Ten Things I Have Learned This Sailing Season.
It finally hit me that there is only one more race left in the season. So naturally I began to look back at the season and evaluate how successful a season it was. From a standings point of view it sucked... We were killed again and again and again. True...Last year we had better overall standings, but I am looking at this year as an overall building year.
A regular crew is now established and working well together, we made huge changes to the deck layout and revolving crew, and we tried to sort out what our speed issues were. It was a year for large changes and experimentations. For this reason I am not going to get hung up on the standings. I know it takes time to build a fast and quality boat and crew and I definitely thing we are moving in all the right directions to be at the top of the fleet at some point in the near future.
Surfing around there were some other sites with threads of top things people have learned this year. The one that really stood out in my mind was Learn something new each time you get on the water, and teach it to everyone else. This person went on to say that on their boat it is not uncommon to have an impromptu seminar on the way out or at dock. I think this is an excellent way to have everyone on-board on the same page. So in that spirit here are 10 things I have learned this season!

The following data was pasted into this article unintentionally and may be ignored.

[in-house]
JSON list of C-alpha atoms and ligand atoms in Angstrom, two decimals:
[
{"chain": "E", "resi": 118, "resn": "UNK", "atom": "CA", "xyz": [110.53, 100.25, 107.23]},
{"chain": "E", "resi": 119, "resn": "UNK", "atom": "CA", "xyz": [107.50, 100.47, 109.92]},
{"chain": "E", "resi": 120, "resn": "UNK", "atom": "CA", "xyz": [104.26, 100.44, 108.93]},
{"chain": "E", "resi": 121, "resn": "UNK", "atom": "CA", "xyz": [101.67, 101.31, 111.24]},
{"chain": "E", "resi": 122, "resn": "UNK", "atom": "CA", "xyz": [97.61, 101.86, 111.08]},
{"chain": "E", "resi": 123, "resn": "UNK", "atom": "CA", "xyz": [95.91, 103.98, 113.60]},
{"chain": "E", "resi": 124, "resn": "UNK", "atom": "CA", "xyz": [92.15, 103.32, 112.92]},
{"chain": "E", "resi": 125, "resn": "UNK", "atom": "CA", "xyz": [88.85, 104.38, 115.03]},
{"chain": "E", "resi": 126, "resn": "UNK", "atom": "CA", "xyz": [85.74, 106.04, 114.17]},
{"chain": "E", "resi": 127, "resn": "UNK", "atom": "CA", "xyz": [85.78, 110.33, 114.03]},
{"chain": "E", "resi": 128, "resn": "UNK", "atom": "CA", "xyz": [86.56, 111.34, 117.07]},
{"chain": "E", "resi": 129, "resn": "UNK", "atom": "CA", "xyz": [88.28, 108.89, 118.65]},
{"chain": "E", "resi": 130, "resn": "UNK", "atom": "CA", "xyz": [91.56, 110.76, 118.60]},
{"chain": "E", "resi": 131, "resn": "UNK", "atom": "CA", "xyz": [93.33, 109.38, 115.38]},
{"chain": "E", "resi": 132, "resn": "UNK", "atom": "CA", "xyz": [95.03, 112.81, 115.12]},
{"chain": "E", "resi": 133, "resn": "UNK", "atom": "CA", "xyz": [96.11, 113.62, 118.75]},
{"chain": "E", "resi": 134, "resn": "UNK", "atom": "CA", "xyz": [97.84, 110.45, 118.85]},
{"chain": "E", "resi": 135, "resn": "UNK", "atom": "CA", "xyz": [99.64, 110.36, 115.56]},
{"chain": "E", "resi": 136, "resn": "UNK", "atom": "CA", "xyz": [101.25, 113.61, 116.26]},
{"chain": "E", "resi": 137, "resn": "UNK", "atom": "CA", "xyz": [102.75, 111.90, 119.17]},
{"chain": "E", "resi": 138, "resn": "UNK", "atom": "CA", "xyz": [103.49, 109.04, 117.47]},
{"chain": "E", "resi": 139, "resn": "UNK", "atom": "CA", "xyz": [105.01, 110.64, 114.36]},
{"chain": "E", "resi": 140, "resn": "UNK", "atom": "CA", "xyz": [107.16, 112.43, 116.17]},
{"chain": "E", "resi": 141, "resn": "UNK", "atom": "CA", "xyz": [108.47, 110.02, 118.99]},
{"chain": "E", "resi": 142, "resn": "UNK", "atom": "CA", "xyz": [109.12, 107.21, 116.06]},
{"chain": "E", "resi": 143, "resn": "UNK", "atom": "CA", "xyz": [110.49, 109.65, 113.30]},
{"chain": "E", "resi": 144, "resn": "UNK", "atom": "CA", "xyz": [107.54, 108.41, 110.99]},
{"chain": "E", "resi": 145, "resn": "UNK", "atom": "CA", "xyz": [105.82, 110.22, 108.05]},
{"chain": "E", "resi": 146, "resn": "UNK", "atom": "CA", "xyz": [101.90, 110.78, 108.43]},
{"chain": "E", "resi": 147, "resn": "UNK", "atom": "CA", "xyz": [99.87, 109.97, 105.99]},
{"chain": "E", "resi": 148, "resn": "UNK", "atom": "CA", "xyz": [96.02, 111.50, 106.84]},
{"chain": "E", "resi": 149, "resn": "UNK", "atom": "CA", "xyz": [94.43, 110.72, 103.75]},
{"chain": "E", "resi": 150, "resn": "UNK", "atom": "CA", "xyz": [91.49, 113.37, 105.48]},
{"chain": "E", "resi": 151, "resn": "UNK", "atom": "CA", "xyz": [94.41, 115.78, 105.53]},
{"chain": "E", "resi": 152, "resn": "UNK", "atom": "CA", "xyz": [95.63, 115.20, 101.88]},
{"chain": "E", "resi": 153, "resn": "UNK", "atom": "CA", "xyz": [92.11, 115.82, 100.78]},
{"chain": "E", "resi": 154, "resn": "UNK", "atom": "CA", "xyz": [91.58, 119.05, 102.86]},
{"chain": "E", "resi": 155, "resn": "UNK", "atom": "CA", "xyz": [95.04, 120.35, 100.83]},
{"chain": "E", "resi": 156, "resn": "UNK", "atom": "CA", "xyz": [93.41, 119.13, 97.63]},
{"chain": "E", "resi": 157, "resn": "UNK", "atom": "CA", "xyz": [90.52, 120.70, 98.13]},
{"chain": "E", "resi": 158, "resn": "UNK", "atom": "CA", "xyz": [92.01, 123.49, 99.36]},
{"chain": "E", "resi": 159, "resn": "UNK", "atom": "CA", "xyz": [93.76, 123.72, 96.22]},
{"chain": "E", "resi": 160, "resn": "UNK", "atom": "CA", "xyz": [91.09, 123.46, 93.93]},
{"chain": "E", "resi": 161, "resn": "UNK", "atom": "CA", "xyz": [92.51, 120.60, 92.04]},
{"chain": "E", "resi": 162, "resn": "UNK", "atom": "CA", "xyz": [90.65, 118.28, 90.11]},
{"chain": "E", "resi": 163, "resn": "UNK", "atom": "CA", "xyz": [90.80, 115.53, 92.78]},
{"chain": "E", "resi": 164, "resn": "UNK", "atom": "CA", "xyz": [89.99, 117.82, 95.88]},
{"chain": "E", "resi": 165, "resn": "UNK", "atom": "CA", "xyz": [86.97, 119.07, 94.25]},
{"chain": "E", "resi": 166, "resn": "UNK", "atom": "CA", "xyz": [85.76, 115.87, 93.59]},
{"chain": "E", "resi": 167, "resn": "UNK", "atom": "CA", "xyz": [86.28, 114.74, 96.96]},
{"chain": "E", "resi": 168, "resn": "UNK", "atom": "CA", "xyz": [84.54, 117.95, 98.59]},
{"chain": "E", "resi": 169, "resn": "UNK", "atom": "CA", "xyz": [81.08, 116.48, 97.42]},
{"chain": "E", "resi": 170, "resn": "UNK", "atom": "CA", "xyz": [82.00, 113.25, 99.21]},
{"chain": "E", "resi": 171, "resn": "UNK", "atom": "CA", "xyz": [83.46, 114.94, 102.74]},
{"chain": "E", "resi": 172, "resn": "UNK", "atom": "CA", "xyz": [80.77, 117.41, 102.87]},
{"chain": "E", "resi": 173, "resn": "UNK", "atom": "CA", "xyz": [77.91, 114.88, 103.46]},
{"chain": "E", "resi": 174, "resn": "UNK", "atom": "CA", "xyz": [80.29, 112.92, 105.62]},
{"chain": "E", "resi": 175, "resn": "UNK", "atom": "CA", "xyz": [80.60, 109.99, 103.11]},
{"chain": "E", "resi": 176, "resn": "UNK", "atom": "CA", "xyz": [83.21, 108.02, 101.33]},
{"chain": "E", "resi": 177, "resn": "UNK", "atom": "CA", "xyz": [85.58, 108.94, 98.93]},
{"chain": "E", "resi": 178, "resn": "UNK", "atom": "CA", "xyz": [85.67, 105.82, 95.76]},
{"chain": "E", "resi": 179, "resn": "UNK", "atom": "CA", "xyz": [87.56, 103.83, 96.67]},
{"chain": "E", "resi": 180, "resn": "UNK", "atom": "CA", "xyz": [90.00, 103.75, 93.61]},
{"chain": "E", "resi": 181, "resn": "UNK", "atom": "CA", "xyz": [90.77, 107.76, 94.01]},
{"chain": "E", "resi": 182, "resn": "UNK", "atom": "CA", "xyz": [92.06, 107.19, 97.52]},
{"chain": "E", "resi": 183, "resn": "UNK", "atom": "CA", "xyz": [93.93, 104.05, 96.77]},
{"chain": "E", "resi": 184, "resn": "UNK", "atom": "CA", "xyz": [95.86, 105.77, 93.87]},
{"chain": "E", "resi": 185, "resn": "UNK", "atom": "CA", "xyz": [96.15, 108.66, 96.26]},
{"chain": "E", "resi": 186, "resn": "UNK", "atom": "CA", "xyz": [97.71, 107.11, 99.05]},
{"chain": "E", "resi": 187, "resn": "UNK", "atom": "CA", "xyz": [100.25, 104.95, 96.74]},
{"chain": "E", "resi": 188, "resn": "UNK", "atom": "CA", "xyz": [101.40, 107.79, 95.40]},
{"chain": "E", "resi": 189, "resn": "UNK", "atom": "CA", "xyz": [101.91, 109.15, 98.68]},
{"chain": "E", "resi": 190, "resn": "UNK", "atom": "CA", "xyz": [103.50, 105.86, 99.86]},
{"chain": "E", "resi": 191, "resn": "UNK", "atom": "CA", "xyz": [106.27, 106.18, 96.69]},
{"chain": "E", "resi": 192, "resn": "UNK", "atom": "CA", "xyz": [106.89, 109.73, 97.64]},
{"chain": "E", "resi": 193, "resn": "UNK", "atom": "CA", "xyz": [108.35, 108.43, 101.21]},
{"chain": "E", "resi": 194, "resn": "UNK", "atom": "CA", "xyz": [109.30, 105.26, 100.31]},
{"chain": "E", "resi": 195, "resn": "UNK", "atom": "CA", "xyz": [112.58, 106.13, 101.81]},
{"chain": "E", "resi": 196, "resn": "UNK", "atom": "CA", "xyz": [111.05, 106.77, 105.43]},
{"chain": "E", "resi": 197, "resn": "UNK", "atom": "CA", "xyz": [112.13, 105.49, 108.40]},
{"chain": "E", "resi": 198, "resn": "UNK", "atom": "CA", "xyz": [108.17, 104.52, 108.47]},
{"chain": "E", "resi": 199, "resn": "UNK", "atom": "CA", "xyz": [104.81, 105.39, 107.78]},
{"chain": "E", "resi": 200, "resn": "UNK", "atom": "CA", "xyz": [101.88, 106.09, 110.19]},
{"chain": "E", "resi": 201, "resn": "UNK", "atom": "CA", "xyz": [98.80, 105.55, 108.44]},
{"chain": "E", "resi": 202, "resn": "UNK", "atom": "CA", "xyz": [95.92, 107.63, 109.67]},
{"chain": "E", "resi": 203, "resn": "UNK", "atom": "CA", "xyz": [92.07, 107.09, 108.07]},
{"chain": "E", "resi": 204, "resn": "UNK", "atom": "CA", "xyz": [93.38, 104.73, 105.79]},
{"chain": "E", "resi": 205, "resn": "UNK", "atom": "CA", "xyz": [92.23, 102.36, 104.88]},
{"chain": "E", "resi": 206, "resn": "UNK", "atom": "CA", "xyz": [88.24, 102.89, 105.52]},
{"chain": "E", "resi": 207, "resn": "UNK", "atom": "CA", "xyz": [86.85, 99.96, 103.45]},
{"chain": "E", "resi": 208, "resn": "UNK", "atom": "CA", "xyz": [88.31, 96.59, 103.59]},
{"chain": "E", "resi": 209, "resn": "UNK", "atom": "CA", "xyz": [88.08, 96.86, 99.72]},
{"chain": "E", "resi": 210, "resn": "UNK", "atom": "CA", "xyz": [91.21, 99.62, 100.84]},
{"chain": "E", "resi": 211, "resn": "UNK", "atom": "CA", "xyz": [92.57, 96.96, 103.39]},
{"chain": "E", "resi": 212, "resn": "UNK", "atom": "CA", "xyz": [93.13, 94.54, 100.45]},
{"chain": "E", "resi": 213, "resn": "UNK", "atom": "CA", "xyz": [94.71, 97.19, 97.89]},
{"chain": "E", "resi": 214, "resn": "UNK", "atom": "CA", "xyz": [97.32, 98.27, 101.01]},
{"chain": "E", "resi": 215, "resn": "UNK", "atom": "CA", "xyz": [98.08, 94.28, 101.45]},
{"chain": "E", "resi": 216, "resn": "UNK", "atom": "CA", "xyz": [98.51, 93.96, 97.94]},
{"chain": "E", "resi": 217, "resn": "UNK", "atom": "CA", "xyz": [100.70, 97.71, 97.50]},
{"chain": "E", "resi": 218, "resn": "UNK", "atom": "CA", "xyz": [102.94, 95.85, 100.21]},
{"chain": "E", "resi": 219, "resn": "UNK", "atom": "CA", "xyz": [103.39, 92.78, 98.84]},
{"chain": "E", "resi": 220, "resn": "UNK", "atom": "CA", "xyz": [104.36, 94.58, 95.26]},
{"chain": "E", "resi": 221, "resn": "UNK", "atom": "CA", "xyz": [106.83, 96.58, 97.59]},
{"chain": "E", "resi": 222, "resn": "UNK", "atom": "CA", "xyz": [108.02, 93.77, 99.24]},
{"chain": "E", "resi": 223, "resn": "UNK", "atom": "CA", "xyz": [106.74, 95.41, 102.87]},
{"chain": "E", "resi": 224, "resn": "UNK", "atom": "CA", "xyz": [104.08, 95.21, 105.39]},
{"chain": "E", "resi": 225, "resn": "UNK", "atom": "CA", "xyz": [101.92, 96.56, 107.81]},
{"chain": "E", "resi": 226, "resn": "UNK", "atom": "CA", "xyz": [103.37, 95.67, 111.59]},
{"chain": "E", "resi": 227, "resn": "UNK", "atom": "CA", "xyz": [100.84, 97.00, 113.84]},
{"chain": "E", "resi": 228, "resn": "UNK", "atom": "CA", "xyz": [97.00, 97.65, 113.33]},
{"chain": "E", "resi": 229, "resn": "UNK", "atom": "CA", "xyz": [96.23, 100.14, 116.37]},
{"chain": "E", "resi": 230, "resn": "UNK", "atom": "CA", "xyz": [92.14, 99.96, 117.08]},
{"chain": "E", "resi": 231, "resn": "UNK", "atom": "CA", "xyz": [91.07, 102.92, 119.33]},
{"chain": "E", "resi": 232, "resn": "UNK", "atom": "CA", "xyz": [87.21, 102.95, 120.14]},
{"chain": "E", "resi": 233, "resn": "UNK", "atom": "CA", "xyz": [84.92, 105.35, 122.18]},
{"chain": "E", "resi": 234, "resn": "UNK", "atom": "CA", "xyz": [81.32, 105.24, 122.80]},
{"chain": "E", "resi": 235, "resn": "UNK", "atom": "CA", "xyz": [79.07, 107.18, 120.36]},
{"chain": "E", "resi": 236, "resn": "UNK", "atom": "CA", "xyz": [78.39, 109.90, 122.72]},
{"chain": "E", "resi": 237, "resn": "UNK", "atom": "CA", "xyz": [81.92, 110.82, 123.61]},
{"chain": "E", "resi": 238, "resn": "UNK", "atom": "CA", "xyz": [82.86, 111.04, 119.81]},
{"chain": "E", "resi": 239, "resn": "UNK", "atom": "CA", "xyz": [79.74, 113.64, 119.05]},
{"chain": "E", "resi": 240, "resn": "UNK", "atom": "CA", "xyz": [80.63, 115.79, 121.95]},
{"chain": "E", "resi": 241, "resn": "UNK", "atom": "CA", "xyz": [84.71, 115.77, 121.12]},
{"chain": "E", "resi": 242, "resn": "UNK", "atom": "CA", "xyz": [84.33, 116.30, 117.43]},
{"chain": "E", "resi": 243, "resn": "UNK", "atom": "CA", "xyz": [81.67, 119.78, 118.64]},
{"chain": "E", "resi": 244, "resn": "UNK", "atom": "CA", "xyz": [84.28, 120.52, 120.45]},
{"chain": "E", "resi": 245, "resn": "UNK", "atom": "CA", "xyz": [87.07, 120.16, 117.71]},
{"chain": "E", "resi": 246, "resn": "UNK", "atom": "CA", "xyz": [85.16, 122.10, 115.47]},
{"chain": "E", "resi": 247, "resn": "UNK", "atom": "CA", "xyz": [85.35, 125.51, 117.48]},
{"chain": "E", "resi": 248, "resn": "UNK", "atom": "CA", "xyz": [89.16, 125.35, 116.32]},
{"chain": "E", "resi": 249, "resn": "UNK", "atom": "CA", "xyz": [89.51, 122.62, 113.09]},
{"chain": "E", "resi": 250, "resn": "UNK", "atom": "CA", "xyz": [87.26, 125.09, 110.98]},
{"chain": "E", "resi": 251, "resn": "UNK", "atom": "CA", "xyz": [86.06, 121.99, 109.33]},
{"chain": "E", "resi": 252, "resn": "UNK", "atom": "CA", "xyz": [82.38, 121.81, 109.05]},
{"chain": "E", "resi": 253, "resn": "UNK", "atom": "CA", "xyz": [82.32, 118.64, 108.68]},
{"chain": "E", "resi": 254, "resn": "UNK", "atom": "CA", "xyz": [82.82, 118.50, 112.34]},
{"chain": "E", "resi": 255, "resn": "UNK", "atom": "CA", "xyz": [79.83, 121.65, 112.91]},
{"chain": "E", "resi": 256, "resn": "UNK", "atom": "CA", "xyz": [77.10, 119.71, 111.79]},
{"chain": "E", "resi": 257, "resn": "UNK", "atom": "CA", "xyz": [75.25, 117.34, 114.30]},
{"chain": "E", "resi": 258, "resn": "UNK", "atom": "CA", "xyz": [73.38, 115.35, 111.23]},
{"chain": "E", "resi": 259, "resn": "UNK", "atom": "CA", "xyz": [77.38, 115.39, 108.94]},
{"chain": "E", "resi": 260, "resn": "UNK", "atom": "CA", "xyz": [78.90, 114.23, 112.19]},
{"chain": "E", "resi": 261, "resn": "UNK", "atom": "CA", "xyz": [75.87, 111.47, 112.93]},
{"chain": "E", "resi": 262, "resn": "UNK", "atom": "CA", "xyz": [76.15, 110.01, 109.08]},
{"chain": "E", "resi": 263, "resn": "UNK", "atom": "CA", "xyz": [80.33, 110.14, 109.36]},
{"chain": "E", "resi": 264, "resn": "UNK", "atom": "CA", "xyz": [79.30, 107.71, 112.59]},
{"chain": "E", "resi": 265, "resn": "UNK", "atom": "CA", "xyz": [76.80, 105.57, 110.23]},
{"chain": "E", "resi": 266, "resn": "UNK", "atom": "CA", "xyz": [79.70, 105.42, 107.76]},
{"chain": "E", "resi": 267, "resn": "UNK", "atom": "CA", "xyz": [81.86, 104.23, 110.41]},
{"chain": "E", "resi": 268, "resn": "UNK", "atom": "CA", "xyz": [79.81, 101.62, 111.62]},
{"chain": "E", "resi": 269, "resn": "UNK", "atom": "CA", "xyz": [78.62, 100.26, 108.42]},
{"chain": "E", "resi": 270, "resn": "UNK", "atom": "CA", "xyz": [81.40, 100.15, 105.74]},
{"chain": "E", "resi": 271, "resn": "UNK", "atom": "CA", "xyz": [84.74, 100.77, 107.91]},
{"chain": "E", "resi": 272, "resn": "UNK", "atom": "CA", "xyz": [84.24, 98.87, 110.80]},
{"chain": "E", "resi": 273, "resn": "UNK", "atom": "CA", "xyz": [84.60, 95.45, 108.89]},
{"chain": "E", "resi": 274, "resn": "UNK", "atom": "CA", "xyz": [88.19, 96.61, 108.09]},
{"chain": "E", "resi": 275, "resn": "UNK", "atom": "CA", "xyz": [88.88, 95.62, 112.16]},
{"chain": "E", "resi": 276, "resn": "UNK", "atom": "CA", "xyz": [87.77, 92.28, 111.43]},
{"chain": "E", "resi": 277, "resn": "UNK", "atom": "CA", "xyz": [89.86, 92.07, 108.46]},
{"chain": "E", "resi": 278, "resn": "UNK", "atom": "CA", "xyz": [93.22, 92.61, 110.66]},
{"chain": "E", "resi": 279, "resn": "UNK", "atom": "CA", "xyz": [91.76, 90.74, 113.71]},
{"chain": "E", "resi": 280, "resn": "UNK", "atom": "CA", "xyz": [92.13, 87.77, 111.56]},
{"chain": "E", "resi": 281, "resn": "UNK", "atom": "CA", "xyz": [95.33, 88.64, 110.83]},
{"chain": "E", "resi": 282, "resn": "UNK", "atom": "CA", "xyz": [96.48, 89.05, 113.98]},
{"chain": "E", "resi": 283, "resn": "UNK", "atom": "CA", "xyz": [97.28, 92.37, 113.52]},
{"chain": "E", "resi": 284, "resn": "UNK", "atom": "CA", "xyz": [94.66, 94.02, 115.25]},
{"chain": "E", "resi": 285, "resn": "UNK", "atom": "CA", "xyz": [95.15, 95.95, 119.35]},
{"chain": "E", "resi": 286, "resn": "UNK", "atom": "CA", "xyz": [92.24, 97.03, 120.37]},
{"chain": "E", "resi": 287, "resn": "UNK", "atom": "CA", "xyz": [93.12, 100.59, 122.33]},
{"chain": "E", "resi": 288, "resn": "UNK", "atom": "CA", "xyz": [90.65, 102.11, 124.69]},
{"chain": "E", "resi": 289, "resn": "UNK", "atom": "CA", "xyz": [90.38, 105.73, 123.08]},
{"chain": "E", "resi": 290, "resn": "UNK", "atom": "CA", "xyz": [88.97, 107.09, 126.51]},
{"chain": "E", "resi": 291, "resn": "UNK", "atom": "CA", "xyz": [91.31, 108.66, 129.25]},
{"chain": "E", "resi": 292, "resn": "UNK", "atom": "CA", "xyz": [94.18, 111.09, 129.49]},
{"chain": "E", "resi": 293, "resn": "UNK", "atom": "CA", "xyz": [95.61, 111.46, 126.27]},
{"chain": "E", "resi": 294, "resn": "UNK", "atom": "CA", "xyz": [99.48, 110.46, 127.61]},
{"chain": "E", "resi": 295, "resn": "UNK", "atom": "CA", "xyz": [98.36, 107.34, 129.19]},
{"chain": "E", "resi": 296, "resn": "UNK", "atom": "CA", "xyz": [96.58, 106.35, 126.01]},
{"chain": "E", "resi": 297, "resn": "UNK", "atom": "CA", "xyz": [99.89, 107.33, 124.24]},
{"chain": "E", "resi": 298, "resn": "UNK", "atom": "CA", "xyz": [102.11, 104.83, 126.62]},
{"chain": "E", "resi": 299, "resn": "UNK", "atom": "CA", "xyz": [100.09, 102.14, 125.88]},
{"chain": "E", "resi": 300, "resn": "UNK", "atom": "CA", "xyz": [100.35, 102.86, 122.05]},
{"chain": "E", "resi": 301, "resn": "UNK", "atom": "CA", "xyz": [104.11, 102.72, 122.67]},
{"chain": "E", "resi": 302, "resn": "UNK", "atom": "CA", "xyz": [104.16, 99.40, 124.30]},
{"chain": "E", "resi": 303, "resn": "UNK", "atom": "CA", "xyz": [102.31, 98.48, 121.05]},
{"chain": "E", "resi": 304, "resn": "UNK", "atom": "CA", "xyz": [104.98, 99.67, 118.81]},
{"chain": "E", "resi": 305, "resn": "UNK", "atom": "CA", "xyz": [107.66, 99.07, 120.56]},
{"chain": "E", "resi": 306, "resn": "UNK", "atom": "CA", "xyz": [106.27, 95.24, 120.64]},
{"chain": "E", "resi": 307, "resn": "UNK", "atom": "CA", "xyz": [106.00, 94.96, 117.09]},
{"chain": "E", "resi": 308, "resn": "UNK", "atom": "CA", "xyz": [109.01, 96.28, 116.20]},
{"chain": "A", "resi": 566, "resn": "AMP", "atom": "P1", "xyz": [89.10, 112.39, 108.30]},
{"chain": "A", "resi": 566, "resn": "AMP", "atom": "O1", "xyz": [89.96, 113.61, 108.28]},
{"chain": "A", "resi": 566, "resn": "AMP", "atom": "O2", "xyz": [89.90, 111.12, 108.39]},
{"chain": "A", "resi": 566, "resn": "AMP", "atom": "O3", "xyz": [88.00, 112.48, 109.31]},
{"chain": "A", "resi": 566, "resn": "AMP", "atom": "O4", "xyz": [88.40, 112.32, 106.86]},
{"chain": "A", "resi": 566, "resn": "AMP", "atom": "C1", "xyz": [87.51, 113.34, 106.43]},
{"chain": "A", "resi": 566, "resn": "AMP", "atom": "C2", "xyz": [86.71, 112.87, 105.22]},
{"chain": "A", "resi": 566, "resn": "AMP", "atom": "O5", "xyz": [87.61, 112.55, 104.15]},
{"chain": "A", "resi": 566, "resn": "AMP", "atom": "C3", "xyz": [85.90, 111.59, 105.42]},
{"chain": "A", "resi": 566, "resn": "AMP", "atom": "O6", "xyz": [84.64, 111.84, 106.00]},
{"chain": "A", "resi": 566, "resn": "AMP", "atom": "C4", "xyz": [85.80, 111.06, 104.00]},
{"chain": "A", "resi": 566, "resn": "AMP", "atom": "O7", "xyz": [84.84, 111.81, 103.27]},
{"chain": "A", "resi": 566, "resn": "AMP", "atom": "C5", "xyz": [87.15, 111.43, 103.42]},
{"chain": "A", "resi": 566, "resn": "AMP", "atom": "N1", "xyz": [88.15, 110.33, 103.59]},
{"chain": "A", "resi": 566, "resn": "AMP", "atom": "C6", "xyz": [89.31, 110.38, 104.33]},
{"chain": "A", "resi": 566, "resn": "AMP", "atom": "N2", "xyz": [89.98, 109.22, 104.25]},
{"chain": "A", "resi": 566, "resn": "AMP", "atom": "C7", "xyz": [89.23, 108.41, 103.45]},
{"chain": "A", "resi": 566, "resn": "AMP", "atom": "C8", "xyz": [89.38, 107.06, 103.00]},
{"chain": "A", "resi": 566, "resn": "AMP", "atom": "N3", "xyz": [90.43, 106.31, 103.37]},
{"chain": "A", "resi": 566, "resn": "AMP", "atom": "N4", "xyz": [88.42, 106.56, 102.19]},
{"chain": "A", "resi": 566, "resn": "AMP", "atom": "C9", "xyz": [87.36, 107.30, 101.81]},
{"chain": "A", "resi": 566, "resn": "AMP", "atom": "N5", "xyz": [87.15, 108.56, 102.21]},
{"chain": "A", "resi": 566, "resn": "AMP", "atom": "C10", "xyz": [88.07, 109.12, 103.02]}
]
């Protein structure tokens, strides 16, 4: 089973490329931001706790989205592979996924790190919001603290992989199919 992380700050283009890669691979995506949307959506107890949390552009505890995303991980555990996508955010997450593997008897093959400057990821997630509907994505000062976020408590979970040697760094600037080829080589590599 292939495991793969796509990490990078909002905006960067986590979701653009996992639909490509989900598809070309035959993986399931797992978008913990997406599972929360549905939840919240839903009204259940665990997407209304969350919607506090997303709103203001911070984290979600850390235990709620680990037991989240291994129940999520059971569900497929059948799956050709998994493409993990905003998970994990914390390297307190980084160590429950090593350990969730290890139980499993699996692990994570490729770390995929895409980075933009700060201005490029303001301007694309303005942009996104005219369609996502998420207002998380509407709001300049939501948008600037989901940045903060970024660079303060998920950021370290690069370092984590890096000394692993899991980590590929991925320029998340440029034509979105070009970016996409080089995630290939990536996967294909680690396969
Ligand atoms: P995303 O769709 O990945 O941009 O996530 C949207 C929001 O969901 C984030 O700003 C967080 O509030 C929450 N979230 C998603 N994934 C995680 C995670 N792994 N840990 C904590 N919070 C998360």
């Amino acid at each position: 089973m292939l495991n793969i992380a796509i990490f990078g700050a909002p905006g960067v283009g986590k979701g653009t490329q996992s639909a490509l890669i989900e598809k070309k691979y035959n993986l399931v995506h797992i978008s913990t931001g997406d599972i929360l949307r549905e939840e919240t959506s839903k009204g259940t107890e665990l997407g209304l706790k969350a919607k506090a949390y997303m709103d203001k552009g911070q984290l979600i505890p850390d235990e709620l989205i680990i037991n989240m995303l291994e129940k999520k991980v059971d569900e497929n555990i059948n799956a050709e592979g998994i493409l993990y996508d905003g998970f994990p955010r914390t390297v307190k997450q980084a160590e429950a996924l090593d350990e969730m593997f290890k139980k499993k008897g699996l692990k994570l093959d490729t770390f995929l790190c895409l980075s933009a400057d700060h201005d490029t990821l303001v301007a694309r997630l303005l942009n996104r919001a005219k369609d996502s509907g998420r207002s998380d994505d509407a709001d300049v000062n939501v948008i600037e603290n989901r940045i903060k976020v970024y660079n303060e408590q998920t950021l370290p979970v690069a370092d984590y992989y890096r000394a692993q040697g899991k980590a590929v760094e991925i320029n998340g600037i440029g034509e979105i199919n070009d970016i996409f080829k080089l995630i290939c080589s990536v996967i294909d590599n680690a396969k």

10. In class regattas, coming in DFL is a great way to motivate the crew into not coming in DFL next regatta!
9. One Design racing is where it is at!
8. The J24 has a very narrow performance curve.
7. If you are slow on the water....Look inside the boat not at the boat.
6. Approaching each mark make sure you project where you and your competition will be at the 2 boat length circle before you get there, so you can work out your rounding strategy and have the rules work to your advantage instead of against you.
5. Know the rules before going into the room, and work out details of events with your crew as soon as you get back to dock.
4. No matter what the forecast is calling for it to blow... Assume it will be less and undertune slightly.
3. No matter how much you ask the crew to watch below you, it is ultimately the skips fault if you get in a collision.
2. To win consistently you will need to lose consistently then start making changes one at a time till you win.
1. Never trim ropes down on a boat (most importantly the halyards) when you have a hang over.